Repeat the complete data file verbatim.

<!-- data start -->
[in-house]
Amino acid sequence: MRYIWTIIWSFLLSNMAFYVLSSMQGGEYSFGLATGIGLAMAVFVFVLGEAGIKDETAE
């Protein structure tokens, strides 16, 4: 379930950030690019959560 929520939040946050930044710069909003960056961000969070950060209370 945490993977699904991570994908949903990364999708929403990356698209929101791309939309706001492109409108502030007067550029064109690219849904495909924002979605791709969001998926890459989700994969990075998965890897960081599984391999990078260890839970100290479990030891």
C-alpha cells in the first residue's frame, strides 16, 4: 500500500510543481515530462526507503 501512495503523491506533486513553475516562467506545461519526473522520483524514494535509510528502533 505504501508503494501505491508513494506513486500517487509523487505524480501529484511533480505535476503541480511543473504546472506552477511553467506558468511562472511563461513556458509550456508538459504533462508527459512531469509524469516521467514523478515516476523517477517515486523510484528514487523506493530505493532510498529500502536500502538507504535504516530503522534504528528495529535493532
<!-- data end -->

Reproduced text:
[in-house]
Amino acid sequence: MRYIWTIIWSFLLSNMAFYVLSSMQGGEYSFGLATGIGLAMAVFVFVLGEAGIKDETAE
């Protein structure tokens, strides 16, 4: 379930950030690019959560 929520939040946050930044710069909003960056961000969070950060209370 945490993977699904991570994908949903990364999708929403990356698209929101791309939309706001492109409108502030007067550029064109690219849904495909924002979605791709969001998926890459989700994969990075998965890897960081599984391999990078260890839970100290479990030891």
C-alpha cells in the first residue's frame, strides 16, 4: 500500500510543481515530462526507503 501512495503523491506533486513553475516562467506545461519526473522520483524514494535509510528502533 505504501508503494501505491508513494506513486500517487509523487505524480501529484511533480505535476503541480511543473504546472506552477511553467506558468511562472511563461513556458509550456508538459504533462508527459512531469509524469516521467514523478515516476523517477517515486523510484528514487523506493530505493532510498529500502536500502538507504535504516530503522534504528528495529535493532